22 November 2004 – 27 February 2005
This exhibition featured two major installations from Tate by British artist Cornelia Parker. Cold Dark Matter: An Exploded View (1991) and Thirty Pieces of Silver (1988-89) dramatically transformed the temporary exhibition galleries at Norwich Castle.
Cold Dark Matter: An Exploded View was created by blowing up a garden shed and its eclectic contents, ranging from bicycles and boxing gloves to hair curlers and hockey sticks. The explosion, a carefully planned event undertaken by the British army, resulted in the violent transformation of the shed into charred and distorted fragments. These fragments were subsequently collected by the artist and suspended around a single light bulb, resulting in dramatic shadows which are projected onto the surrounding walls.
The impact of this installation is startling: we see a snapshot of an explosion or perhaps a view of a parallel universe at the point of creation. Parker has transformed the humble garden shed and the assembled detritus of modern life into an extraordinary installation that deals with the personal meaning and value we assign to objects, yet at the same time connects with broad universal themes in a poetic and unforgettable way.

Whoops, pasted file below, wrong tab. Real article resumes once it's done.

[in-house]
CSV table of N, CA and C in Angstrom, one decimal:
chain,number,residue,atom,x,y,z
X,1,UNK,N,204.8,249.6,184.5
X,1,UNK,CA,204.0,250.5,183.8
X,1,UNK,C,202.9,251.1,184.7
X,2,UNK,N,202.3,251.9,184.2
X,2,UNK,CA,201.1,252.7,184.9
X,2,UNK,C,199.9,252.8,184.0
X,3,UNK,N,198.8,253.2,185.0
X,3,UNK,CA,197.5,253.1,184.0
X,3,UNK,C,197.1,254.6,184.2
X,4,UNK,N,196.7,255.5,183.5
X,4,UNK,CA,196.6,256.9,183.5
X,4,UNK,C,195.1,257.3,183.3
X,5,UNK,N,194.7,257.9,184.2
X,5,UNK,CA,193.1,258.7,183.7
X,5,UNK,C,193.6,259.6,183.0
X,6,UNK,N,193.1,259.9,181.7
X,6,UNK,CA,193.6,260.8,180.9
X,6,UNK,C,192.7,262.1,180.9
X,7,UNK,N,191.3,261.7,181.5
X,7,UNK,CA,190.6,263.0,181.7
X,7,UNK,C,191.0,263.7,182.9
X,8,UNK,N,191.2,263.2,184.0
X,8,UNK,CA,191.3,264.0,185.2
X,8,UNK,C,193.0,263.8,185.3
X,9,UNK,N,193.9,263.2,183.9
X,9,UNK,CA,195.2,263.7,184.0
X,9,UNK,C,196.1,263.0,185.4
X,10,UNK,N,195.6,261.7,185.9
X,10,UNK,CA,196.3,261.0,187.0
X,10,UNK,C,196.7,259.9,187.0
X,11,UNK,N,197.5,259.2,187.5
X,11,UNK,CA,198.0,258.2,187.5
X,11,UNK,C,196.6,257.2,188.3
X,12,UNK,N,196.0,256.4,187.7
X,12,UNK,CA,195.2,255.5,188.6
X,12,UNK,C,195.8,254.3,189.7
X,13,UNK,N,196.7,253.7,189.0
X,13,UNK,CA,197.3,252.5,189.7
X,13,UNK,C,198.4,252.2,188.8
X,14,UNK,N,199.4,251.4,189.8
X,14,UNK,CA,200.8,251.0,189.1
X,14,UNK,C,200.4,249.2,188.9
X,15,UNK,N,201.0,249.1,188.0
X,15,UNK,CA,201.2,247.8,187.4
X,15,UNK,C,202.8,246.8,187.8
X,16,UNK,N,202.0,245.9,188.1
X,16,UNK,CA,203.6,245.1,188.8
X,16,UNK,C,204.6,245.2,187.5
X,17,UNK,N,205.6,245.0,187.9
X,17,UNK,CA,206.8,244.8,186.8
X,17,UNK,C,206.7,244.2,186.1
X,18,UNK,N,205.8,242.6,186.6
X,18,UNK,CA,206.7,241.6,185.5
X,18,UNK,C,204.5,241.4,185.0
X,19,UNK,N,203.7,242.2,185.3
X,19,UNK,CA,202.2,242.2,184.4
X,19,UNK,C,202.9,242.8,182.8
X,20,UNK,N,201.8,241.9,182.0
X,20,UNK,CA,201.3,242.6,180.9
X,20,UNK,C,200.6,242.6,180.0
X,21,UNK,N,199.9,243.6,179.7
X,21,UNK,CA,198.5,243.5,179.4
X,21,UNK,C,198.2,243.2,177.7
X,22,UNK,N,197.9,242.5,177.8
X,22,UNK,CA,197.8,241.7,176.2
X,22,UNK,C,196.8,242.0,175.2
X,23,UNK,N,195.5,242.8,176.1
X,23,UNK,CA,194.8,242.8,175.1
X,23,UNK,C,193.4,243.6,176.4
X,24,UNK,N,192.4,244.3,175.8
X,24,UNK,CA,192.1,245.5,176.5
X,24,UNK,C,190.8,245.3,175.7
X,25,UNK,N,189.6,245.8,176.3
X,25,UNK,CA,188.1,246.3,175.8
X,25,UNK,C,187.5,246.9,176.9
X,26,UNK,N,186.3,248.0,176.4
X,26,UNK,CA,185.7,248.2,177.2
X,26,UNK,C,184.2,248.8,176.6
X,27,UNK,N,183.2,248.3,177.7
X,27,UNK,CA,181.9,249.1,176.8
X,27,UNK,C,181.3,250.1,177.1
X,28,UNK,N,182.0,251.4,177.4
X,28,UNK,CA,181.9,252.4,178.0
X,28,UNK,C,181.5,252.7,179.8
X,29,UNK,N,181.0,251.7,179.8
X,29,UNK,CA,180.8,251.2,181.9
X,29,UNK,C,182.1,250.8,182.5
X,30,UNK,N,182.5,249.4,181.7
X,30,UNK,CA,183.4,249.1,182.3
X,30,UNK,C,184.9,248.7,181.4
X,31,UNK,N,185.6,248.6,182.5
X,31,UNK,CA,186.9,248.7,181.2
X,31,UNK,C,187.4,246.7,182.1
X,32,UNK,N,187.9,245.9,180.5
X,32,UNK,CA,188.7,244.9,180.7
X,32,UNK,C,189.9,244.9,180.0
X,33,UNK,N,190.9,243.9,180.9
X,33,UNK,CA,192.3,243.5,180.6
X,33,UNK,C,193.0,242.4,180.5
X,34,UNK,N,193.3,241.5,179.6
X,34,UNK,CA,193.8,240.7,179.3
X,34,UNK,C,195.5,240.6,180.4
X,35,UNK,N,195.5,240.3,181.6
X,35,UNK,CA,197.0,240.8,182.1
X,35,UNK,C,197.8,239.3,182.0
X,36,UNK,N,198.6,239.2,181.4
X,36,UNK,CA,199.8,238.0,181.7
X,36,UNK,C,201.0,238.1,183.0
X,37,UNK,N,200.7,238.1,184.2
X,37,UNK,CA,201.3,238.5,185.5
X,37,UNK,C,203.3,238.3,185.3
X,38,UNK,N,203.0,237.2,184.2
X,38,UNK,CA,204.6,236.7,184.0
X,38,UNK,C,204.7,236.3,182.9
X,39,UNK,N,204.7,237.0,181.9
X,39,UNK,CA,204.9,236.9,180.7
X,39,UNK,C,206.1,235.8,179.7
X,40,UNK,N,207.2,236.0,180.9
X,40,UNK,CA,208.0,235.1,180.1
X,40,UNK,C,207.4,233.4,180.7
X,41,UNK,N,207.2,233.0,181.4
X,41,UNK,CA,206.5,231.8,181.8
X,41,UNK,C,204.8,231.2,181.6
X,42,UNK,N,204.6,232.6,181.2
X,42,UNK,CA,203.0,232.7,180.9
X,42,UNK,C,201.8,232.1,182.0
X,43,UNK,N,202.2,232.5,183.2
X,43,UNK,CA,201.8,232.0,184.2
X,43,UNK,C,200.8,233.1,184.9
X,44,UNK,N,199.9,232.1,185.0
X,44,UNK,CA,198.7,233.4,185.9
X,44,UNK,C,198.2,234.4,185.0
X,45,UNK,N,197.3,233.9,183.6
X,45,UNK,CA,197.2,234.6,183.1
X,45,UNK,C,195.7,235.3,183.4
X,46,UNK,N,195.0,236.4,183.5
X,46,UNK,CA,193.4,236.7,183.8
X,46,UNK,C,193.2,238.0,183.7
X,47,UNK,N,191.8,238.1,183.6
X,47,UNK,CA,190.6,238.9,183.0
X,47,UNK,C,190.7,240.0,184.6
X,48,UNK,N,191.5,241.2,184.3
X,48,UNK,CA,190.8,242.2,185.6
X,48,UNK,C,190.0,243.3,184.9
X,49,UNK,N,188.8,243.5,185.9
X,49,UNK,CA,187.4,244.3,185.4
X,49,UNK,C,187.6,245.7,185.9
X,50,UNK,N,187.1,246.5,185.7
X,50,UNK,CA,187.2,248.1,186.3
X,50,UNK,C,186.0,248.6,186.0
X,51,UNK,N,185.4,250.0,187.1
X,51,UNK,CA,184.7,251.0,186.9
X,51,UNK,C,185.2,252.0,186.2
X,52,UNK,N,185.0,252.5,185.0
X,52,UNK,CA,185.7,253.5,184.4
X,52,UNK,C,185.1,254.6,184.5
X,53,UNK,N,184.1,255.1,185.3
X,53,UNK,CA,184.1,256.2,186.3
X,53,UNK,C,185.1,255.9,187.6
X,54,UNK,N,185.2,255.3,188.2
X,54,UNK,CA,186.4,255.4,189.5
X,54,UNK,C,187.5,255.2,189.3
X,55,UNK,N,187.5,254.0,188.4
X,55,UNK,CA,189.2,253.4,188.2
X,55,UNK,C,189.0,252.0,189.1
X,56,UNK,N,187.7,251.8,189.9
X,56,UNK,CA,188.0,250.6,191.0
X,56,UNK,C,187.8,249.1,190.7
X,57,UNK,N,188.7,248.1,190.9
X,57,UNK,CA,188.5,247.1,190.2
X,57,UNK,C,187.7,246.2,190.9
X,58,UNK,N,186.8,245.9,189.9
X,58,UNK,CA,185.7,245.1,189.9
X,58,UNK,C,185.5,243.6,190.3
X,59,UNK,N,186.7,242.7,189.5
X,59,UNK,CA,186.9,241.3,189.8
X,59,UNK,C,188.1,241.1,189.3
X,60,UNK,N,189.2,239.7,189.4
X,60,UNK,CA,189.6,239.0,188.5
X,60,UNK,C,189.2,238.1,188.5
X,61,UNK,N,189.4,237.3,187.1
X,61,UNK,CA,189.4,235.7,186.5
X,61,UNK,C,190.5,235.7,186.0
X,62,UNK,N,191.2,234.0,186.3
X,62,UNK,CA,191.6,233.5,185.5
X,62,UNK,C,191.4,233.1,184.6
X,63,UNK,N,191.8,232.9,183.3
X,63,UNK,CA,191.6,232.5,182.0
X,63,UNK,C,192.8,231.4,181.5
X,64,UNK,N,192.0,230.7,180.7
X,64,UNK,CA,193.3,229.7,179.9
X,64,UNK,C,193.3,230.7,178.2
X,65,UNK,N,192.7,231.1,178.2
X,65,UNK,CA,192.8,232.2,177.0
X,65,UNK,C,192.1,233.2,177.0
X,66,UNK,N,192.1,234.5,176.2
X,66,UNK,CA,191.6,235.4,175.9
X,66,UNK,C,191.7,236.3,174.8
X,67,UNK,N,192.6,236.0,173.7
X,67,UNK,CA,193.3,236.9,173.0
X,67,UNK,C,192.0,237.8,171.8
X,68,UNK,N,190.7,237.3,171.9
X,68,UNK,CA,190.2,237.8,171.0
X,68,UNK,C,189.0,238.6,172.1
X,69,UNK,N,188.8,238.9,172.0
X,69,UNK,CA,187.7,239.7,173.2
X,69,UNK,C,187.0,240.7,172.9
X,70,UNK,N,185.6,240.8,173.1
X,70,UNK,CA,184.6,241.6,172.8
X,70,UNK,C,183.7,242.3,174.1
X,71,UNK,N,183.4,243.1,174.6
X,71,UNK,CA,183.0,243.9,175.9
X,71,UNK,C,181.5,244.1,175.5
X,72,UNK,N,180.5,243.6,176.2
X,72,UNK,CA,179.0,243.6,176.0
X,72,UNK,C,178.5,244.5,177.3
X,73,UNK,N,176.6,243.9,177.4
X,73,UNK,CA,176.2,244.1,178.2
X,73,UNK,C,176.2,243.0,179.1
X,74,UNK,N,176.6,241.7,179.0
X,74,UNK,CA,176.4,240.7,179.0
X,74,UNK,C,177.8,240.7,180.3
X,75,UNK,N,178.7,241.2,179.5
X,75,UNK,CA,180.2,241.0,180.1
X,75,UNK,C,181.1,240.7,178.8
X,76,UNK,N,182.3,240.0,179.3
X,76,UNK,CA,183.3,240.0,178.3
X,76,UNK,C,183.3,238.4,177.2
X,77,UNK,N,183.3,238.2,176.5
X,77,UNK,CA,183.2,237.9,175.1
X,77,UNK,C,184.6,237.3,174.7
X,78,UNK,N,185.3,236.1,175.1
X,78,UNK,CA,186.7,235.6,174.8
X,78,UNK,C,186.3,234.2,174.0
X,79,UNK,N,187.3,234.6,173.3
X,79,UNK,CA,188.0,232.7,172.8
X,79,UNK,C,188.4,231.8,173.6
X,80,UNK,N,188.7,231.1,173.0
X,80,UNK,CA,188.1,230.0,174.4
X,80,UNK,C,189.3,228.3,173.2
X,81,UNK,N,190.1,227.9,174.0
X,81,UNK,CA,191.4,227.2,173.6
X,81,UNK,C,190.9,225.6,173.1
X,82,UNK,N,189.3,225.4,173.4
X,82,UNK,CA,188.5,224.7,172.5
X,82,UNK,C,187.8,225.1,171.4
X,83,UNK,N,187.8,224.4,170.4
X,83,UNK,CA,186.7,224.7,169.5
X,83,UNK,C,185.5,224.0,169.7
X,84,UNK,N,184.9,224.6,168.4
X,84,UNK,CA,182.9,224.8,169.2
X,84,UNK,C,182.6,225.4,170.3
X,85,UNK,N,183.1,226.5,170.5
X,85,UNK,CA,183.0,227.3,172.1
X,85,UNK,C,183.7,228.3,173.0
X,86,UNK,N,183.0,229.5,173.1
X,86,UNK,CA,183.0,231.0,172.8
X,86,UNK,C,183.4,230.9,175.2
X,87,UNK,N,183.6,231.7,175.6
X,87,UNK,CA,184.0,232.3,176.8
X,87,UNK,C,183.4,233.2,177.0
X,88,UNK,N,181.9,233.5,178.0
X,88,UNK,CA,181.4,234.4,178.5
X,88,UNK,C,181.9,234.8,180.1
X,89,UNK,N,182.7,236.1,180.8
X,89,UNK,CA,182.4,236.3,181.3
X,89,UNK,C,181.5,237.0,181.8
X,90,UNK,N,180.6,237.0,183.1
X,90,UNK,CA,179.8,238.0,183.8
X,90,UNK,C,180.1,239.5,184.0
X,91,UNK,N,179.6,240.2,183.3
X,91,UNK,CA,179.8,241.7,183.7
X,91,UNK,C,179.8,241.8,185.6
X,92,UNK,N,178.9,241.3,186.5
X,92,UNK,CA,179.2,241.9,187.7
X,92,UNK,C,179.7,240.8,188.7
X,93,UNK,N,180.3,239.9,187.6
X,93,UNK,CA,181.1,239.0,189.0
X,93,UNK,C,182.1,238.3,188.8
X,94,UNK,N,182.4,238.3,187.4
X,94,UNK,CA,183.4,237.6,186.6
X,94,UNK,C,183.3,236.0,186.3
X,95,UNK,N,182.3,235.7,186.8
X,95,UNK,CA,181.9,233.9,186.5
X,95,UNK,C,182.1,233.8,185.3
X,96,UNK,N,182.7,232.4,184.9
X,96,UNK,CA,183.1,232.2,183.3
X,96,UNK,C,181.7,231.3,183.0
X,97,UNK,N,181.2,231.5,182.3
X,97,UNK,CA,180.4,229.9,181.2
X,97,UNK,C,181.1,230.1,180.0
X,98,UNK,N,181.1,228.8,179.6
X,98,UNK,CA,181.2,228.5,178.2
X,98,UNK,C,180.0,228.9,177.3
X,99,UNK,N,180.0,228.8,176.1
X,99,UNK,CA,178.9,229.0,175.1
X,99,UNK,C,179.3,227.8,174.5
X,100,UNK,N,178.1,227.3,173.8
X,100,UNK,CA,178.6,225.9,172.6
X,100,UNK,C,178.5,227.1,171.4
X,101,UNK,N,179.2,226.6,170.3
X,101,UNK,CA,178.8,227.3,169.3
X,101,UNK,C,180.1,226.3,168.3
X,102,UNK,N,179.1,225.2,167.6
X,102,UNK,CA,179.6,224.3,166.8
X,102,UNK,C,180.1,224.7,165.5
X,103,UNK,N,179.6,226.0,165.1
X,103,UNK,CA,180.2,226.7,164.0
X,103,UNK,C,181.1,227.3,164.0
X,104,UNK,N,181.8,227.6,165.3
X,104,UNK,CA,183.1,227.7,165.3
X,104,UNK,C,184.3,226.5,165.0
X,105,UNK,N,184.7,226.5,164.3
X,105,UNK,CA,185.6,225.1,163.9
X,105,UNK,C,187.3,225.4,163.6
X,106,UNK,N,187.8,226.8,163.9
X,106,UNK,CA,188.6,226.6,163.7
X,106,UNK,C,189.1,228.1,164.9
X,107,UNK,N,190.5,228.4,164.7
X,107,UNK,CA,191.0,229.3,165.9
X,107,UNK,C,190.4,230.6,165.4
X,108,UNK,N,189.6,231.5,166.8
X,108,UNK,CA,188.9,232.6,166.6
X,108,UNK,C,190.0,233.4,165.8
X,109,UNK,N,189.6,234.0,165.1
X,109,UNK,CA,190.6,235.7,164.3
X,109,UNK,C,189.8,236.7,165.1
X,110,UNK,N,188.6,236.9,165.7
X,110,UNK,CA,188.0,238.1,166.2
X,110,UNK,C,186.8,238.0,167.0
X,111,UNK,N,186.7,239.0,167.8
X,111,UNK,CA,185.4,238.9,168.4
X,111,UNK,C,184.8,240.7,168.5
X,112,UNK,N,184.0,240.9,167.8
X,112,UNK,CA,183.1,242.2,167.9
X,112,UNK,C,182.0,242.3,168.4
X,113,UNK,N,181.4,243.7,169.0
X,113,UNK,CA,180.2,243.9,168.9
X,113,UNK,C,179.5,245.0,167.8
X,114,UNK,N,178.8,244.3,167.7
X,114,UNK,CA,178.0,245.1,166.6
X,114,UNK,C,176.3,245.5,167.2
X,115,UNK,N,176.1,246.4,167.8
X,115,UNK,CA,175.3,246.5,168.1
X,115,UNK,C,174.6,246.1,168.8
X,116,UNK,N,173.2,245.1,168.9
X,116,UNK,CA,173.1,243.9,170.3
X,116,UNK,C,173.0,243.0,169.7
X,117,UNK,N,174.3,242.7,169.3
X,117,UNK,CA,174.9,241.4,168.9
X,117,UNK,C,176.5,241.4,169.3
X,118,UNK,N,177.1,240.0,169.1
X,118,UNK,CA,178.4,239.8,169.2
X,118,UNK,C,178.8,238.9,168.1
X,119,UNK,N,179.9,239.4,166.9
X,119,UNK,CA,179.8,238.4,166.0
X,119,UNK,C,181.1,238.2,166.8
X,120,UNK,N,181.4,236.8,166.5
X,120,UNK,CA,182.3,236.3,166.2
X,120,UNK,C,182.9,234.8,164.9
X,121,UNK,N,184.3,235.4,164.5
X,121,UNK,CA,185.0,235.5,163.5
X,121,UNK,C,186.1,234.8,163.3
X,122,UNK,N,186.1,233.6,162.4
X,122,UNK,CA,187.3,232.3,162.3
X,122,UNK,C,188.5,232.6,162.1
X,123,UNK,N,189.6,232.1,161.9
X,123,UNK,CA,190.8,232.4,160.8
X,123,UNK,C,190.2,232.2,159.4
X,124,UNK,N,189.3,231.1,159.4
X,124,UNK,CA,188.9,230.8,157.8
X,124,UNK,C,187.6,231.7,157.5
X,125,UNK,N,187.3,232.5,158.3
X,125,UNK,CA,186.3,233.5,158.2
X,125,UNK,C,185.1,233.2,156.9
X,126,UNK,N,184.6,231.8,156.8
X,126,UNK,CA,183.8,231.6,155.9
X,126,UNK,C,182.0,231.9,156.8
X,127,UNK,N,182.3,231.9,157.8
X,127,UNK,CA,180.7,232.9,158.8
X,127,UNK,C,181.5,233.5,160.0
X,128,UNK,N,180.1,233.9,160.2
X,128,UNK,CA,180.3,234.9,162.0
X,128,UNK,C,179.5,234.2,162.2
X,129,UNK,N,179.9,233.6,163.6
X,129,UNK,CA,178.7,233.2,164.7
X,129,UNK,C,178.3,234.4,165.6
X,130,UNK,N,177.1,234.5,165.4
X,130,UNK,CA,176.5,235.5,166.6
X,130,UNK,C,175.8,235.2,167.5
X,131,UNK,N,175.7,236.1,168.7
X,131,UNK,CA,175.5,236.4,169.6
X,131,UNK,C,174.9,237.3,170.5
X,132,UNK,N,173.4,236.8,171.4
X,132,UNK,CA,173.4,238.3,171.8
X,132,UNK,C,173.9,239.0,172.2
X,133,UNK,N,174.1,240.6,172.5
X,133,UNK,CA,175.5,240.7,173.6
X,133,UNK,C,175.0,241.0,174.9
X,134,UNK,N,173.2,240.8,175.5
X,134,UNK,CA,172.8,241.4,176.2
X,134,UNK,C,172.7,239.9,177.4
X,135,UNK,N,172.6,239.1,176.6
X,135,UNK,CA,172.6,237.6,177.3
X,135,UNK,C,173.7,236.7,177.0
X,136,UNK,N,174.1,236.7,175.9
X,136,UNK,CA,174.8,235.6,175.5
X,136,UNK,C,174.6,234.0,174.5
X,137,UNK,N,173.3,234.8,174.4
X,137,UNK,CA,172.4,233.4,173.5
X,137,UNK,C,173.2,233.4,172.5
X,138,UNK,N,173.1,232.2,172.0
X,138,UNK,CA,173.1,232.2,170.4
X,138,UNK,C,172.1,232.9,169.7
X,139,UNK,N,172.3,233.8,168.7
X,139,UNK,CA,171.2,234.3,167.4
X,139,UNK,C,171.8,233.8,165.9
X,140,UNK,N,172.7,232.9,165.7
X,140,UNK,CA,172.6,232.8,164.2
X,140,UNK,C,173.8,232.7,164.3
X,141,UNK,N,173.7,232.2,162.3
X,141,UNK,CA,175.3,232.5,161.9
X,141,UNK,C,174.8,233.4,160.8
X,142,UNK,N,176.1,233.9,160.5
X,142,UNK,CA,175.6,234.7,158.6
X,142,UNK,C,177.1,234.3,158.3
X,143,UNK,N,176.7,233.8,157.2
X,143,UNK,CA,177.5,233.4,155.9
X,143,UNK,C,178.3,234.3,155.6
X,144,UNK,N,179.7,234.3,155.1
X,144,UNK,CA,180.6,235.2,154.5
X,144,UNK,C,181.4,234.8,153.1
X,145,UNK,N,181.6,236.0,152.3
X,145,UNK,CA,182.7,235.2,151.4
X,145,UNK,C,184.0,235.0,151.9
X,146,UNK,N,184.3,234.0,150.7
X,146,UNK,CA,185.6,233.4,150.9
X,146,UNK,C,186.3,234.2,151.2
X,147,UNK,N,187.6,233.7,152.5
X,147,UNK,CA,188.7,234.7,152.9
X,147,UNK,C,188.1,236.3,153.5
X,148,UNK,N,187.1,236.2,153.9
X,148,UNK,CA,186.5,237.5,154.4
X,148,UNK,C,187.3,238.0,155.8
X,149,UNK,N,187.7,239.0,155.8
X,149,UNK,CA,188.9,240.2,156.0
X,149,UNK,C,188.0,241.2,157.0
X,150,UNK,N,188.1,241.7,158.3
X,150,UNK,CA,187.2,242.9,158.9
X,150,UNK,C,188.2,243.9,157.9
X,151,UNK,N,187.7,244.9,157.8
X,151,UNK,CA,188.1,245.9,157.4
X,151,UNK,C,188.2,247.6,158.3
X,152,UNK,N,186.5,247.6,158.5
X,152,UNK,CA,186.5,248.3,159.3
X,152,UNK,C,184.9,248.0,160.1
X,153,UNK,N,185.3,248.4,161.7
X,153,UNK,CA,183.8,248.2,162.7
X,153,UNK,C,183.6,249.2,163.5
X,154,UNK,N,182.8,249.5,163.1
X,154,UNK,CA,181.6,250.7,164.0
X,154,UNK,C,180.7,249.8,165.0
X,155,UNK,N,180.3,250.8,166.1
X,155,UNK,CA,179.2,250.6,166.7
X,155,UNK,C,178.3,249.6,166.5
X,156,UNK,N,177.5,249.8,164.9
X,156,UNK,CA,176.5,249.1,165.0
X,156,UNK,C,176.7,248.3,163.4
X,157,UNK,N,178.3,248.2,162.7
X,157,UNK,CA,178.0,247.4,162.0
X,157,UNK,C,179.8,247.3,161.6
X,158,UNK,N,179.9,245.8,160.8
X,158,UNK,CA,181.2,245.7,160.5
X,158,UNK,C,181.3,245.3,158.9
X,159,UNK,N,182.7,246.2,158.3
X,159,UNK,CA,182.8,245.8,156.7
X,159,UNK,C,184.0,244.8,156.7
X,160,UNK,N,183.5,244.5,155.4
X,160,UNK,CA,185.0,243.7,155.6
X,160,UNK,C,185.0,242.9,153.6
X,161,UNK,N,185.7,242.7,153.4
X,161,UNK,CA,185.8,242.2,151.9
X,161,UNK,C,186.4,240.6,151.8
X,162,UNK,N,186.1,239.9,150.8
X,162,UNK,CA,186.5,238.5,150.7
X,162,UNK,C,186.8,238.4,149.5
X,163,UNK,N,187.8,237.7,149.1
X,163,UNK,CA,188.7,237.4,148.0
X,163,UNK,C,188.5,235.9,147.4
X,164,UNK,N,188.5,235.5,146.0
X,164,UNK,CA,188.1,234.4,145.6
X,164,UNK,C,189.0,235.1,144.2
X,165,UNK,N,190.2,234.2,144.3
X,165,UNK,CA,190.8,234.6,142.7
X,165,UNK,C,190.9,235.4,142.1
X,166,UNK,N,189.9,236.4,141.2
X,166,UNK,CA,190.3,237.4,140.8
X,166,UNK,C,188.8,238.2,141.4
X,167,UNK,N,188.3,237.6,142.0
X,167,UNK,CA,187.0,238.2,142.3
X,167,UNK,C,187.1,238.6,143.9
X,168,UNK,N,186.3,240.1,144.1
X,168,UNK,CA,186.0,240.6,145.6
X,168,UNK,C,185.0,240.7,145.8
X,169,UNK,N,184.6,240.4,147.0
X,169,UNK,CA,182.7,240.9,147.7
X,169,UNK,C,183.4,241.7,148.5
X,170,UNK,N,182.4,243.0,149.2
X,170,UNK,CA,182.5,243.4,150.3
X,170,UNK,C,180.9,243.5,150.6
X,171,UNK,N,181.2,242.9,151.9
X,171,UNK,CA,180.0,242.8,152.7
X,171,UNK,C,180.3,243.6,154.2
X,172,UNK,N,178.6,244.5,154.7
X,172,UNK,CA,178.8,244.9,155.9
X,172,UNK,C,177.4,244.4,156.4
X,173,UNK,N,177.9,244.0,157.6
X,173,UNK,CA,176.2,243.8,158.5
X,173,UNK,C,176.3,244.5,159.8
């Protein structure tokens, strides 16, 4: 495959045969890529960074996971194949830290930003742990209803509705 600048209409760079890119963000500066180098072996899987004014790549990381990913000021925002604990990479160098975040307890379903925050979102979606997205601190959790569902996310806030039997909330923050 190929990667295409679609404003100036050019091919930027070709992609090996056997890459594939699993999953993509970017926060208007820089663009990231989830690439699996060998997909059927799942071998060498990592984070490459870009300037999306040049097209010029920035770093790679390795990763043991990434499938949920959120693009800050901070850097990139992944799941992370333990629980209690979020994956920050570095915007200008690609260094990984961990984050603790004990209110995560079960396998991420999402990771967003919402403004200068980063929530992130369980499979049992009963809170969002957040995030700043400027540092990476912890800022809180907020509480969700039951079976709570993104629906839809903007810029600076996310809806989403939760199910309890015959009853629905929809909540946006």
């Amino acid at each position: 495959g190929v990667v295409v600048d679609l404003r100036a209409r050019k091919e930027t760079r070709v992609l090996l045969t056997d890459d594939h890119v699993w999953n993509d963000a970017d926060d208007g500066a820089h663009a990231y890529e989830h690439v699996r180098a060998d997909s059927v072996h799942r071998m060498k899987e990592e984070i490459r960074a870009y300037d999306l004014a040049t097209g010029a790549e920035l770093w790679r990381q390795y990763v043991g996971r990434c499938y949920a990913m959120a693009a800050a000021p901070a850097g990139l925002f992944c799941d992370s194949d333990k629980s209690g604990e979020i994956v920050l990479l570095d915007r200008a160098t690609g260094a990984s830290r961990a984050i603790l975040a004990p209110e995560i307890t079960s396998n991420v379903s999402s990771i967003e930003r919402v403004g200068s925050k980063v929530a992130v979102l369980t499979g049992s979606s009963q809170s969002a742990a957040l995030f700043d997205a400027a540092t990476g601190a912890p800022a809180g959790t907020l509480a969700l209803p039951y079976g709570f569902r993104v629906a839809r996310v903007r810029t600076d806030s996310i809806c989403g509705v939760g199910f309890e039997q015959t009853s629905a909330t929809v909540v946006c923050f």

Thirty Pieces of Silver was also created through the transformation of objects by extreme force. For this work Parker collected over a thousand silver objects and had them crushed by a steamroller. The flattened objects were then sorted into thirty ‘discs’ that were suspended from the ceiling, mysteriously appearing to levitate just above the gallery floor. This exhibition was the first time these two works were shown in a single exhibition which provided a visual experience unique to Norwich Castle.
The exhibition was presented in Norwich through the Tate Partnership Scheme and supported by the Heritage Lottery Fund and the East Anglia Art Foundation.